That changed after she got married and had children and she and her young daughter were playing dollhouse. She posed the question to her daughter, what does she want to be when she grows up and her daughter replied, “I want to be a writer of books,” to which she quickly responded, “no, that’s what I want to be when I grow up.”

And she went the next day and enrolled in a writing class at Emory.

“I went in there with a goal, to write one book to prove that I could do the thing that sustained me all of my life, that I could write a story that might touch somebody and that was 15 novels ago,” Henry said.

Her first book came out in 2004, but she said she started writing seriously probably five years before that. Her novels are all fiction, getting her inspiration from things she is curious about.

“So if I’m curious about something, then there’s probably a story in it,” Henry said.

In addition to her novels, she has written in other formats including essays, short stories and an audible original, and she has a new novel coming out in April of next year entitled “The Story She Left Behind.”

Her most recently published book, “The Secret Book of Flora Lea,” came out in hardback in May 2023, and the paperback version just came out. Henry shared some about the book, saying it was set in 1939 in England and in it the reader meets sisters, Hazel, 14, and Flora Lea, 5.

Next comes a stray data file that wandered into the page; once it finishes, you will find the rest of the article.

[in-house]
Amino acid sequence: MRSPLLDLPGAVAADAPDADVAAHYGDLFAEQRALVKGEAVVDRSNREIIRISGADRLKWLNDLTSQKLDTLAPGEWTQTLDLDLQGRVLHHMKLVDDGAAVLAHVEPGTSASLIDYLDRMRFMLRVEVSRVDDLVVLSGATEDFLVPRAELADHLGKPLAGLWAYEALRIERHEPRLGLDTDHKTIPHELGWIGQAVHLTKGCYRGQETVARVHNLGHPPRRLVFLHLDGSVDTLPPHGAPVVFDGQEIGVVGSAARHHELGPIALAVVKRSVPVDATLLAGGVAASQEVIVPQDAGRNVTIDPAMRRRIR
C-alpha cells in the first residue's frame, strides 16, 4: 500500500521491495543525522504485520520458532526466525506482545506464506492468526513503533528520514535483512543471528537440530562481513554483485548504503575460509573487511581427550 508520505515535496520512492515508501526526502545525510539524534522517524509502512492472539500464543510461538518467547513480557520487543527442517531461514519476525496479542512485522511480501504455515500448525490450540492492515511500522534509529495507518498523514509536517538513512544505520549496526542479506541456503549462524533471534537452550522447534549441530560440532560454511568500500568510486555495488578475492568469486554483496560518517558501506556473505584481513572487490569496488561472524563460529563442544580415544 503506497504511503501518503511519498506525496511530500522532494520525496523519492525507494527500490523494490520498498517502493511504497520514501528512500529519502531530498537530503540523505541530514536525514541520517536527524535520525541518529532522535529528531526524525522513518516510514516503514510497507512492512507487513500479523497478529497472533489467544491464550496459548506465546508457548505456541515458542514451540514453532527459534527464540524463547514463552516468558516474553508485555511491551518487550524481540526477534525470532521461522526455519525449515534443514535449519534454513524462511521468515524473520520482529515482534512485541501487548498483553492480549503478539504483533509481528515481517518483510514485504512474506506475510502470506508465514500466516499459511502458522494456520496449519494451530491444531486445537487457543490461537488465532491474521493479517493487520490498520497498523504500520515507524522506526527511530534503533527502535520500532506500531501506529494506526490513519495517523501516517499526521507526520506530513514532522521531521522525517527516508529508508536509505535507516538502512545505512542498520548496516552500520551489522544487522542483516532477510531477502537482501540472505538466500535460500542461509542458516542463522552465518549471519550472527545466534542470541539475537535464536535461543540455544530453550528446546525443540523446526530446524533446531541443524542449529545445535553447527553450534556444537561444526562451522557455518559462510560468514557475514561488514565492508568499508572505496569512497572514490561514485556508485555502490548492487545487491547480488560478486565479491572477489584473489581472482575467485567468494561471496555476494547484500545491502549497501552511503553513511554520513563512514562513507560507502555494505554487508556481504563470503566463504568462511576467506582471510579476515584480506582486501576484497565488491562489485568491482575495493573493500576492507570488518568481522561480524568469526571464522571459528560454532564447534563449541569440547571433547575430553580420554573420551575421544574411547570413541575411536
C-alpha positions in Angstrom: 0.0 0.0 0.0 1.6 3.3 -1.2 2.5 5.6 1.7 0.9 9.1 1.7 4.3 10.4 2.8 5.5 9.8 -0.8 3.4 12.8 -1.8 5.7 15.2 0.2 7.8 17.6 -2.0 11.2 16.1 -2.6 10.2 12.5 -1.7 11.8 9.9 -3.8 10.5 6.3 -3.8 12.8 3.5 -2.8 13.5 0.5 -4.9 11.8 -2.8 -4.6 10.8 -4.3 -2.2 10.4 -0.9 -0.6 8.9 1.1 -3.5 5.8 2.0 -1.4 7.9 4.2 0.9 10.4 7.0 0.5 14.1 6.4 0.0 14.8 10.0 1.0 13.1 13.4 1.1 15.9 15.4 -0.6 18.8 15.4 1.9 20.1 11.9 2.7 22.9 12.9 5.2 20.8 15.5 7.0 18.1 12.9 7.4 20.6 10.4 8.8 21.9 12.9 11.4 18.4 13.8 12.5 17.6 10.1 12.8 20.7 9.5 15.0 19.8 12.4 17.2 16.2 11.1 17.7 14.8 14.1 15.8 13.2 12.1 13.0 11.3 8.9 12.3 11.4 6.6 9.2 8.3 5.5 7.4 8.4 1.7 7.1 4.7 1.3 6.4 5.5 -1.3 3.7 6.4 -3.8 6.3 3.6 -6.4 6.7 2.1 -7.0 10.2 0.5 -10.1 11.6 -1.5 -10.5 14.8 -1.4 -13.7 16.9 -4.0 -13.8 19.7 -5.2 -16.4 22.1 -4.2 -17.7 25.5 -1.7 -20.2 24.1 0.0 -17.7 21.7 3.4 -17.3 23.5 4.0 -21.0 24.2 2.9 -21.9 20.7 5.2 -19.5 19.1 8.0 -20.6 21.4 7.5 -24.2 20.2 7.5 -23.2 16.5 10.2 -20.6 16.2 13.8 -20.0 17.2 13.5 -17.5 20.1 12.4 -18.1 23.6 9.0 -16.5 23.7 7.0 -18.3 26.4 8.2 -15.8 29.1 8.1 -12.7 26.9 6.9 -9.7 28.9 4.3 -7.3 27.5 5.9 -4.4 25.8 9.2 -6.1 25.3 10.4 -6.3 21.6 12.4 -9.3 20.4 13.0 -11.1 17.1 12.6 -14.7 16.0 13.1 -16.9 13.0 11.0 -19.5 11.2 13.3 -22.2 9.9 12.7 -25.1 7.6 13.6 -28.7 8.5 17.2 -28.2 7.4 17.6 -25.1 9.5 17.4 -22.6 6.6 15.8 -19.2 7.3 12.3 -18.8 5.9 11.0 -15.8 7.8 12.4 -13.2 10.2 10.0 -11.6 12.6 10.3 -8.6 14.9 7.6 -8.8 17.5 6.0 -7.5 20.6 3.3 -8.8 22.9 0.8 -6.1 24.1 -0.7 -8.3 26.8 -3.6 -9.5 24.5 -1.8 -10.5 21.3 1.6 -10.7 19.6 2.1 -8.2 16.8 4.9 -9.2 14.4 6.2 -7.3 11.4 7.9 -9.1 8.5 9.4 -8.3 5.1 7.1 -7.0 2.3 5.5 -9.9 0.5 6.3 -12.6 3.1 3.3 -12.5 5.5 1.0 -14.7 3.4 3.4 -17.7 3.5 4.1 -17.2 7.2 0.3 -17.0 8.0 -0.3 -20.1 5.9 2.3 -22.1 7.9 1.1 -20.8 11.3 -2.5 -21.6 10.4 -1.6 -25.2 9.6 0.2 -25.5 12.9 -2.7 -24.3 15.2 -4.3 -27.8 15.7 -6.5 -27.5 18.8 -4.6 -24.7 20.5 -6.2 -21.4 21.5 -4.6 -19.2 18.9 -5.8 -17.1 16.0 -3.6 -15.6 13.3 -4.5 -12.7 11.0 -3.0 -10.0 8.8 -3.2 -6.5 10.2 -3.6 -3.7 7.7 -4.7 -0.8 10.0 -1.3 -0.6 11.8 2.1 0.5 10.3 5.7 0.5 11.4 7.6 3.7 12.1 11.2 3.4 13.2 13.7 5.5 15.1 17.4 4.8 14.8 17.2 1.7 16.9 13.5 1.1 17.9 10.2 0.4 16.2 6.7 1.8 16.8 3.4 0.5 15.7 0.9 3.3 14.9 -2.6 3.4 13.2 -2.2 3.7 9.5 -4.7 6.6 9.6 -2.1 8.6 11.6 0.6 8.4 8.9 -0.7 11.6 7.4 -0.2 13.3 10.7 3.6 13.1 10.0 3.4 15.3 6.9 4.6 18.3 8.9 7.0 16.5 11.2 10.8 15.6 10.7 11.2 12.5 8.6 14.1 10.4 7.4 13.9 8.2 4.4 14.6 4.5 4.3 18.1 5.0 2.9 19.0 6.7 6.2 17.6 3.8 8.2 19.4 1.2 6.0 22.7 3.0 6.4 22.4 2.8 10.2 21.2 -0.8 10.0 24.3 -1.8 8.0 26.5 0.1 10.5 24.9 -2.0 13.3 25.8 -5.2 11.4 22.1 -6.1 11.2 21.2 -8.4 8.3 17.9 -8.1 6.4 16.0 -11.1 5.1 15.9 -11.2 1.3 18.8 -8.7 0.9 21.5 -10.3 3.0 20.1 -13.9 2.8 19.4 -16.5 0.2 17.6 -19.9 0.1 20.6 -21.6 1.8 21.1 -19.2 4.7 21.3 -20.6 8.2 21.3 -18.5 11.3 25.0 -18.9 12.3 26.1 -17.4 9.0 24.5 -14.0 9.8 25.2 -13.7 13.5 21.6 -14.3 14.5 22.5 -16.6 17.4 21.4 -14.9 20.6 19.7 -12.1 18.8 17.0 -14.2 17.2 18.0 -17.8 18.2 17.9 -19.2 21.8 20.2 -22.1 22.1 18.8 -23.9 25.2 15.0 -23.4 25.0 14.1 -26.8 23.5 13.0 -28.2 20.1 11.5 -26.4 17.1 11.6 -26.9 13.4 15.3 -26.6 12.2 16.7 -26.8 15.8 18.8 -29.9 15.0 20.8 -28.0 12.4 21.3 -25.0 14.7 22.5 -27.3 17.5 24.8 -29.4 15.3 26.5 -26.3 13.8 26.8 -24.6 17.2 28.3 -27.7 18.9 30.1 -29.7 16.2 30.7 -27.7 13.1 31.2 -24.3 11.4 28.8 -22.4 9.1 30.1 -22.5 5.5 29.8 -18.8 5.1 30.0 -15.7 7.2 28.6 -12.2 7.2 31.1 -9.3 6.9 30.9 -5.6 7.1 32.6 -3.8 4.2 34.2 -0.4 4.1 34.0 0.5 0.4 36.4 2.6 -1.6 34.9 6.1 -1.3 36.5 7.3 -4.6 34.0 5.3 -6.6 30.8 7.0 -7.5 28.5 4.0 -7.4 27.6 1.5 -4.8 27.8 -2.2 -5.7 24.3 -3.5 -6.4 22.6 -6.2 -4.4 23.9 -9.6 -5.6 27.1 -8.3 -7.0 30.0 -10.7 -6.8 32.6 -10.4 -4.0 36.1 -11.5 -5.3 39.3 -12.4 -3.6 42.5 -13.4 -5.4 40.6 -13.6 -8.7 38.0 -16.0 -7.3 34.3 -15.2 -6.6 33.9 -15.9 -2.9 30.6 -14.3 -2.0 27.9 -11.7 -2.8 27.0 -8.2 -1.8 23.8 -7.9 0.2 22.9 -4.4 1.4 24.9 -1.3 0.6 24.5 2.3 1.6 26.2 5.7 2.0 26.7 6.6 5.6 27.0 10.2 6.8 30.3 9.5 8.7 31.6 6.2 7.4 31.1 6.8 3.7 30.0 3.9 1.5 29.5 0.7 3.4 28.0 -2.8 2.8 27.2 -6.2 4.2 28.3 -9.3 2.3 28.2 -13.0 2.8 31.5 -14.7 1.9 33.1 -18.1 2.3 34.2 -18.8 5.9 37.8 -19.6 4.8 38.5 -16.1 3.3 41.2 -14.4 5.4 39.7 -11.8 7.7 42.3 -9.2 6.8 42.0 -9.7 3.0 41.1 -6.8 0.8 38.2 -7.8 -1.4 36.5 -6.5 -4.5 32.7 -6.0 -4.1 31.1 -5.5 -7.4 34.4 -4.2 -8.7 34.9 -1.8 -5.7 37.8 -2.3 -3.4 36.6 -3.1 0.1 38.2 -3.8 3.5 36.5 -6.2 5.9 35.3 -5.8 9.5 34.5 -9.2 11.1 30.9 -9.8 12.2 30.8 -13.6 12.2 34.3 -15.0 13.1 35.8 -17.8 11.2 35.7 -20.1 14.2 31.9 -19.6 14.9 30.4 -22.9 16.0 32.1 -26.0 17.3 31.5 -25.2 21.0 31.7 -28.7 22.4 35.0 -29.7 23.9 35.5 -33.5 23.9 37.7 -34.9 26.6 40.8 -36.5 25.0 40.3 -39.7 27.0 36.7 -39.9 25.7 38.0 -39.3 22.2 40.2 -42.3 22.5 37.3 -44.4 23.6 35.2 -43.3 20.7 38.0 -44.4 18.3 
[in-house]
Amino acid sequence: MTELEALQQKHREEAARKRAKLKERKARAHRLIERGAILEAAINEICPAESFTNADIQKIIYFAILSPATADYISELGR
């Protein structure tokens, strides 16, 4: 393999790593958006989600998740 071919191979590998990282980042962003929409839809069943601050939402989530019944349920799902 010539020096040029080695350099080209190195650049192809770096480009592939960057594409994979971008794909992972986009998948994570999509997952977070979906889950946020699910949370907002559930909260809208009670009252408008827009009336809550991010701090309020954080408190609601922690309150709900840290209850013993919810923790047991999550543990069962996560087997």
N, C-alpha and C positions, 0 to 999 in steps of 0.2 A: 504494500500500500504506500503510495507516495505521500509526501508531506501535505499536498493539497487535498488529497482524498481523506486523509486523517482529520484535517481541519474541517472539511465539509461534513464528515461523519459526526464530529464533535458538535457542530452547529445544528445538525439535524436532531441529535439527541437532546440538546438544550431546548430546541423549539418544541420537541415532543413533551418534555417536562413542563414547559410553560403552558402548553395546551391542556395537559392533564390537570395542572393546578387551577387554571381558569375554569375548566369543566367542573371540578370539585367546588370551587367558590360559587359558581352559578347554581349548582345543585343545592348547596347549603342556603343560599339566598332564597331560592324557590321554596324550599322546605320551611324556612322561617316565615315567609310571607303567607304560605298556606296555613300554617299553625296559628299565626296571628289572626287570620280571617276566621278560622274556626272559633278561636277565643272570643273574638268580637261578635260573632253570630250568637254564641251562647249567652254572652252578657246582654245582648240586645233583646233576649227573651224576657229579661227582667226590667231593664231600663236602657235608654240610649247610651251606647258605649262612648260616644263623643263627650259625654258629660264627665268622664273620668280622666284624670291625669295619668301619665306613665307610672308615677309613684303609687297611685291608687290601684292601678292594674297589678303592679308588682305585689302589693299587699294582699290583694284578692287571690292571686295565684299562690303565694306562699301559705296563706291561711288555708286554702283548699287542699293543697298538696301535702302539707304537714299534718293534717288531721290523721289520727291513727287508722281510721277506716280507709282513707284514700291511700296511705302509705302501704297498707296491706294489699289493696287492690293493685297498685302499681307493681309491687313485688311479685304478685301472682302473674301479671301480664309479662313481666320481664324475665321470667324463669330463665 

An edict has just come down from the government that all children must be sent away from their families to live in the country with strangers to be kept safe from the bombs. They are sent to the countryside of Oxfordshire and end up with a good family.

To keep her little sister calm, Hazel makes up a fairytale world called Whisperwood and the River of Stars. In this world, the girls can be anything they want. It’s a secret world only between the two sisters. A year goes by and the unthinkable happens when Flora Lea disappears.

Years pass and a book arrives, creating a mystery for the reader.

“This book is special to me,” Henry said, “because I put all my favorite things in it. It has a little bit of a mystery, it has sisters, it has a fairy tale, it has the river, it has England, I put in the things I care about the most.”

While the book is about many things, she said, “mostly it’s about the power of story” and it’s that deeper love of story that Henry said she hoped people would take away from the day.

The event concluded with a time for questions and the opportunity to buy copies of her books and have her sign them.

When asked what she would share with those just beginning their writing journey, she said, “perseverance.”

Henry said she didn’t think her career has gone the way it has because she’s better than anybody, but she pointed out that she has “been relentless and persevered through the bad agents, through the good agents, through the books that didn’t do so well and then the books that did amazing. So you have to be in it for the long ride. So perseverance,” and, she added, to keep reading and practicing at one’s art daily.